Going to work used to exclusively mean commuting, office buildings and face-to-face interactions with coworkers. But that’s all changing with the increasing number of Americans who telecommute, according to Jack Nilles, author of Managing Telework: Strategies for Managing the Virtual Workforce and president of JALA International, a group of consultants that helps employers work with teleworkers. “My forecast for this year-end shows an increase of about 8 percent to 32 million,” says Nilles, a pioneer in the field who coined the terms telecommuter and teleworker in the ’70s.
Robert Smith, director of nonprofit ITAC: The Telework Advisory Group for WorldatWork, breaks down the terms: “Working from home is commonly referred to as telecommuting. Working from anywhere is referred to as teleworking and includes working from home as well as at a hotel, coffee shop, airport or even in a car…literally anywhere.”
So if you’re ready to jump on the teleworking bandwagon, make sure your resume proves you’re a strong candidate by following these experts’ advice.
Demonstrate Your Expertise
“Businesses are not usually looking for telecommuters but, rather, are looking for people with expertise in marketing, sales, law, operations, customer service, etc.,” Smith says. “This expertise needs to be demonstrated first and foremost, and then if the position being offered requires working out of the main office, they will be looking for people who are self-motivated, independent, responsible and comfortable using personal communications and computer technologies.”
Barbara Aiken, VP of the office of people and culture for HomeBanc Mortgage, agrees. “When screening resumes, we look to see if the person has the skills and experience for the job.” Aiken says. “It doesn’t matter that the employee will be telecommuting in the job — we look for people who will excel in their field and fit in with the corporate culture.”
With 37 percent of its workforce telecommuting regularly, HomeBanc Mortgage made Fortune’s 2006 list of highest-ranked companies for telecommuting benefits.
Stress the Benefits of Telework
Nilles recommends not only highlighting your top job qualifications but also how the employer would benefit from you teleworking. “Emphasize the primary requirements — the desired work skills and expertise — plus the additional feature that the telecommuter will contribute more to the organization’s bottom line (because of higher effectiveness and lowered demand for costly office space) than someone who would work only in the traditional mode,” he suggests.
This cost/benefit analysis may also be incorporated in a telework proposal, submitted after you have already proven yourself in the main office.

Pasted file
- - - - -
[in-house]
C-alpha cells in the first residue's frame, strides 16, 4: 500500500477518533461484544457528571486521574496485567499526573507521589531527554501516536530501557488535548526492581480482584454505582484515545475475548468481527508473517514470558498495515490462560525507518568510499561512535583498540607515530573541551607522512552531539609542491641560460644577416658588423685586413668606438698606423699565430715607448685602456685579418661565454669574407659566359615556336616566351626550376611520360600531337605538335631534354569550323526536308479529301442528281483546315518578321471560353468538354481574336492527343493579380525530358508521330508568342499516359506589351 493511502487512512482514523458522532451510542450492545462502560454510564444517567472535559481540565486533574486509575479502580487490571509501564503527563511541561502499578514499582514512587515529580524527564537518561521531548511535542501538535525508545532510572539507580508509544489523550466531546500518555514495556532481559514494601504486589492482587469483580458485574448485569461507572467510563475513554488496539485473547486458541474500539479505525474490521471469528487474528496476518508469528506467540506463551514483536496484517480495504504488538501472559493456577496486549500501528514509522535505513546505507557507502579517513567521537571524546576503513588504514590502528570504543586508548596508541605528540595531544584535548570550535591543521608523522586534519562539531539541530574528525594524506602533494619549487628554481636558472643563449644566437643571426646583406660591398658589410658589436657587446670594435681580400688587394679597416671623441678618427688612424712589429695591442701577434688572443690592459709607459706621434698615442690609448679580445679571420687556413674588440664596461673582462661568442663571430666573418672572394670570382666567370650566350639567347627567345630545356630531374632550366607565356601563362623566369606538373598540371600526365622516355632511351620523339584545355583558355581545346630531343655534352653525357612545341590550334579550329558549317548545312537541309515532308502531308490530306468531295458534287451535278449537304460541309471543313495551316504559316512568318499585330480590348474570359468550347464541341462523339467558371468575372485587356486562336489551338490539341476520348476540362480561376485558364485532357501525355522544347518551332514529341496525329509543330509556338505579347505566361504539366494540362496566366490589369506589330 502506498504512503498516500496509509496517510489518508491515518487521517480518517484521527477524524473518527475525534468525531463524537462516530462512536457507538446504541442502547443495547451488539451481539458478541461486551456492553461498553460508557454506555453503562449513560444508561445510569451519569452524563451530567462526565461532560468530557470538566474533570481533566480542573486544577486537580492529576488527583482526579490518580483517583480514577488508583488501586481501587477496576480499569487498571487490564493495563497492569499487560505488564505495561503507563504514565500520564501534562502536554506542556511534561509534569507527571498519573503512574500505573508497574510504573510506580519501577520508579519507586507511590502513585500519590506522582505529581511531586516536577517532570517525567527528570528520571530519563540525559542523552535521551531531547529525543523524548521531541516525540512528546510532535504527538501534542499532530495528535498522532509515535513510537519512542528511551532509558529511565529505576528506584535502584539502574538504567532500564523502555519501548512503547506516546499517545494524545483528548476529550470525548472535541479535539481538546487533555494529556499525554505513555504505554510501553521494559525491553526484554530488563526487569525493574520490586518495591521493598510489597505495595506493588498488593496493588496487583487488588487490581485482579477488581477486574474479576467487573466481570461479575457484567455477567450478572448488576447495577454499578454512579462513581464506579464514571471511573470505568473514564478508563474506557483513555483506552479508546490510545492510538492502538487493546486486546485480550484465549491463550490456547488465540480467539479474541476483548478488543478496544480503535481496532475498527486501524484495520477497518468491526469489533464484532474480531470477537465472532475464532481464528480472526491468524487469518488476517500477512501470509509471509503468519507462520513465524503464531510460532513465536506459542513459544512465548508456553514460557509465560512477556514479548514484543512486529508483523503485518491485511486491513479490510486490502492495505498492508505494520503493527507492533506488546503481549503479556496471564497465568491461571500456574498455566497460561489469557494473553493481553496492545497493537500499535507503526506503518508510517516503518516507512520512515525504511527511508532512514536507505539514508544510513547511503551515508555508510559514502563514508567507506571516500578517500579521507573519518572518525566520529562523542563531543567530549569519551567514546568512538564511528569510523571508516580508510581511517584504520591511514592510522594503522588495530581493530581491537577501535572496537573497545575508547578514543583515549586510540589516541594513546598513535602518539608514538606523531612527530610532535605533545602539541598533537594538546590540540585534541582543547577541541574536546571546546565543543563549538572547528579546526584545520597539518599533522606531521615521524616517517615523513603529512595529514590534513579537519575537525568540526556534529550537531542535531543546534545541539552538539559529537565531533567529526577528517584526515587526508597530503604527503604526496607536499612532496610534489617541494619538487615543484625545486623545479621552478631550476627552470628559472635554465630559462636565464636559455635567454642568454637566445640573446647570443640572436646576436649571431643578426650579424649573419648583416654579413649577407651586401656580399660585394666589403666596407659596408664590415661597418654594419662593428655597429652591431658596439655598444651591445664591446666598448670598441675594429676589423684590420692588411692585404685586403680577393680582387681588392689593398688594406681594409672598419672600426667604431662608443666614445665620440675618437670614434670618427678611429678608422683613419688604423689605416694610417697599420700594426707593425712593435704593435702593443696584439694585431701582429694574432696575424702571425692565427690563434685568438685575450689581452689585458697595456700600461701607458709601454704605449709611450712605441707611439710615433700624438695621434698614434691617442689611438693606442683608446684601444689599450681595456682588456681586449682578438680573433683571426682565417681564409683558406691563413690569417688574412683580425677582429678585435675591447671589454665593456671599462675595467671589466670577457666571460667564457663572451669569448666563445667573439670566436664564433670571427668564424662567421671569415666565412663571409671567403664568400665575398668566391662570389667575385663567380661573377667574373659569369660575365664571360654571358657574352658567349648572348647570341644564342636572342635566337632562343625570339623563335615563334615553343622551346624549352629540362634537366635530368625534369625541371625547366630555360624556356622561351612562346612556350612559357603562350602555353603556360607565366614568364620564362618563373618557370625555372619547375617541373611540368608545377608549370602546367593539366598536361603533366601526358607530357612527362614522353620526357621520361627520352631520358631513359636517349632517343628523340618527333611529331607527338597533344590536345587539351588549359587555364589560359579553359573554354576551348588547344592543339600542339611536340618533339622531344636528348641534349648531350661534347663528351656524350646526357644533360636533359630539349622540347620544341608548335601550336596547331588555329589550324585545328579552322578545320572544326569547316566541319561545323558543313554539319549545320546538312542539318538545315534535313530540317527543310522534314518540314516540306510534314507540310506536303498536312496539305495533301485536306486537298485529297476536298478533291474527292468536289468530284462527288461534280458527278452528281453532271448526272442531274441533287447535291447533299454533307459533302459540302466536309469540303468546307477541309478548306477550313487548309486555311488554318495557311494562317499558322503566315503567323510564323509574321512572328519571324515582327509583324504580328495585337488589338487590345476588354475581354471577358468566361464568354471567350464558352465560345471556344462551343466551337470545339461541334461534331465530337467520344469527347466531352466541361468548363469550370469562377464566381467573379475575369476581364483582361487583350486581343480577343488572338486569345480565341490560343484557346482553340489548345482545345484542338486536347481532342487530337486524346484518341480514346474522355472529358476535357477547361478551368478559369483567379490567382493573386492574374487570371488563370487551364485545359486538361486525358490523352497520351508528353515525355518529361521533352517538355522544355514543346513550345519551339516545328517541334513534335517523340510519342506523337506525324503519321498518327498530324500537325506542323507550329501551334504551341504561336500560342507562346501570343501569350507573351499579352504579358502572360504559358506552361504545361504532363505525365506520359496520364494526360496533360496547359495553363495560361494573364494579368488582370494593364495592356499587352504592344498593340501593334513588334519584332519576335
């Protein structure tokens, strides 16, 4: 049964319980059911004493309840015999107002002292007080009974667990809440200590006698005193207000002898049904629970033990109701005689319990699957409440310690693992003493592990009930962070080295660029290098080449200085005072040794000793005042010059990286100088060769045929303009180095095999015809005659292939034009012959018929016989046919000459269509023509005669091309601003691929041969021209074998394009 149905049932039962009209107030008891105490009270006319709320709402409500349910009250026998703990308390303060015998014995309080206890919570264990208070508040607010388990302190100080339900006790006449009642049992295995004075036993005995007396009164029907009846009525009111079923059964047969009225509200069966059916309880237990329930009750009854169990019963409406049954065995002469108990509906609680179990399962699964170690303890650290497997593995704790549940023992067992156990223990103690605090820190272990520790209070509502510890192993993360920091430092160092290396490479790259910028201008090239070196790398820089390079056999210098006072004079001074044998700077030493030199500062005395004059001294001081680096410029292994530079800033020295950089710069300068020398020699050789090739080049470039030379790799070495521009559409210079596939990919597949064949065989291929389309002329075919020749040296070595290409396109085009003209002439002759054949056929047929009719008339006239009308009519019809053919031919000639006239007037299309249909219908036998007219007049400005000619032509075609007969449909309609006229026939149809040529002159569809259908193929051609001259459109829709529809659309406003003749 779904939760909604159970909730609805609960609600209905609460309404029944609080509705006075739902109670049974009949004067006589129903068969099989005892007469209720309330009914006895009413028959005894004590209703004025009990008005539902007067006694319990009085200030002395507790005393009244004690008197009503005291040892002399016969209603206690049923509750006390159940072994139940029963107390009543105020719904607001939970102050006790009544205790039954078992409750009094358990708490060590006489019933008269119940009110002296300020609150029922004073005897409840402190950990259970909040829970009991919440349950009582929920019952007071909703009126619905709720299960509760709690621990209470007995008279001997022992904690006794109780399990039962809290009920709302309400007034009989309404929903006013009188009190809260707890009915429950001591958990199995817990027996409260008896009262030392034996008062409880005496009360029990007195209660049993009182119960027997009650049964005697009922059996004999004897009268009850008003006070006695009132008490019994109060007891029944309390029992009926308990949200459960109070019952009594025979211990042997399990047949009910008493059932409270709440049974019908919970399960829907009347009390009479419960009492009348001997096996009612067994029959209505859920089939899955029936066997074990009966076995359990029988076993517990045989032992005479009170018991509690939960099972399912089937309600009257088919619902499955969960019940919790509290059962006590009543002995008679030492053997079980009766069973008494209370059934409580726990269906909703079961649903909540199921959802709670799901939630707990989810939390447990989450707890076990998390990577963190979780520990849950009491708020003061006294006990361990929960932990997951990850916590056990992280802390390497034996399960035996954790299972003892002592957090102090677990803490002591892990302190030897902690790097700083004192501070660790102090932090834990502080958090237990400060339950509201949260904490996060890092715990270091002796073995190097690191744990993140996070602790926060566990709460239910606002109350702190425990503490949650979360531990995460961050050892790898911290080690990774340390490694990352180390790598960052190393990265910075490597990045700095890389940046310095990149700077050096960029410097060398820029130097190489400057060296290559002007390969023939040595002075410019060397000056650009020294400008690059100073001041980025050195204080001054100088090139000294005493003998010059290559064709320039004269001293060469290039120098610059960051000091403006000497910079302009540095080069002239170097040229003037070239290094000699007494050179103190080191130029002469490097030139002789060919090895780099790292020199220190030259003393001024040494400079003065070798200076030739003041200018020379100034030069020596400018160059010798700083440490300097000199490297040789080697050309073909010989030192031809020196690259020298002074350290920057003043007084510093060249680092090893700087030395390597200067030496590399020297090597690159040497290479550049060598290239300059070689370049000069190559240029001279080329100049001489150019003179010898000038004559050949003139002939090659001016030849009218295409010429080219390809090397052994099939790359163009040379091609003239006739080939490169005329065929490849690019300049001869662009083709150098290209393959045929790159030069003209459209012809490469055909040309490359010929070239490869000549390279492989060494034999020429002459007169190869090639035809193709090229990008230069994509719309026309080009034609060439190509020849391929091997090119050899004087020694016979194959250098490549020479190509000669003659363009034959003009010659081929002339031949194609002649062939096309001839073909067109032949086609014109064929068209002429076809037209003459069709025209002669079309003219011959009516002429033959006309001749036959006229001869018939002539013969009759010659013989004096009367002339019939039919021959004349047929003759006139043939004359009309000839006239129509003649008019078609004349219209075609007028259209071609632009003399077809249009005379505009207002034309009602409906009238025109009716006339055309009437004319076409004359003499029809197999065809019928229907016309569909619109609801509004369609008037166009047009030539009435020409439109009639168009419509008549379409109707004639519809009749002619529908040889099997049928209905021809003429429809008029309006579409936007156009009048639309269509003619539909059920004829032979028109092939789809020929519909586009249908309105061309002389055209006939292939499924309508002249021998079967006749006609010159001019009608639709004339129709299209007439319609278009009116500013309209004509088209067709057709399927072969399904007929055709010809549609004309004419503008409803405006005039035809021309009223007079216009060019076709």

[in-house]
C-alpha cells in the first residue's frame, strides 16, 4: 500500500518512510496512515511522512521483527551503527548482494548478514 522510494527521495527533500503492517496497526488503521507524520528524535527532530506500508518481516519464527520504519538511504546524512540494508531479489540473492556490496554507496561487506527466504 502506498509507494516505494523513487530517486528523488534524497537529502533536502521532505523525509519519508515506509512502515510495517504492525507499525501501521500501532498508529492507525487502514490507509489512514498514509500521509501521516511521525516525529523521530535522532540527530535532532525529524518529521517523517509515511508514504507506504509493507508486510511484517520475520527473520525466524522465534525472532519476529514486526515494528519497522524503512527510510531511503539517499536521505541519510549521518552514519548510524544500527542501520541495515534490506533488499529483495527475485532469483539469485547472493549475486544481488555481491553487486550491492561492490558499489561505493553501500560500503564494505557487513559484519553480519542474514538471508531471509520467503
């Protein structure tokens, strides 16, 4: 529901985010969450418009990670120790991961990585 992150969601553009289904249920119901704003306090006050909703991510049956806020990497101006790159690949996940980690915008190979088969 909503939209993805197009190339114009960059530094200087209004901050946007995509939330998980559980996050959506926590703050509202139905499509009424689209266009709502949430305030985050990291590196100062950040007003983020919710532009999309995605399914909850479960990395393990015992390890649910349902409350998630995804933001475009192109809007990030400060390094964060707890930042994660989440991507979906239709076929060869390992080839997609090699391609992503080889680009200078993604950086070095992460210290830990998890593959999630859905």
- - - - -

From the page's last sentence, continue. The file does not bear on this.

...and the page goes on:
Emphasize Telework Experience
Smith suggests job seekers with previous telework experience mention it on their resumes, such as in the qualifications summary. “Say something like, ‘Proven success as a virtual worker for XYZ Company managing a remote team of 20 people across 12 states,'” he says. “In the interest of keeping a resume short, note that the job seeker is accustomed to working alone and has the facilities — and privacy — at home to continue doing so.”
While many employers offering telework benefits supply the necessary equipment, it doesn’t hurt to mention the technologies you have available as well as any home office setup. This can include access to a high-speed Internet connection, equipment, mobile technologies, specific computer program knowledge and fax capabilities.
Your office setup and computer skills can be added to a qualifications summary, skills section or the Additional Information section of your Monster resume.
Show Character and Leadership
Smith suggests those looking for telework demonstrate traits such as time management, ability to work independently, productivity, responsiveness, innovation and creativity. A resume rich with accomplishments will help prove your dedication as well as motivation to achieve organizational goals.
Aiken also urges workers to include volunteerism on the resume. “Include your community involvement and board experience; volunteer work is important to us and shows leadership and strength of character,” she says.
Keep in mind that you may not start your position as a teleworker. WorldatWork spokeswoman Marcia Rhodes says successful teleworkers may first need to earn the employer’s trust. “At WorldatWork, our customer service advisors have the ability to telework, but they spend the first few months in the office, building trust and rapport with teammates and becoming familiar with office processes and procedures,” she explains. “This way, they can telework with confidence.”
Copyright 2011 – Monster Worldwide, Inc. All Rights Reserved. You may not copy, reproduce or distribute this article without the prior written permission of Monster Worldwide. This article first appeared on Monster, the leading online global network for careers. To see other career-related articles visit http://content.monster.com.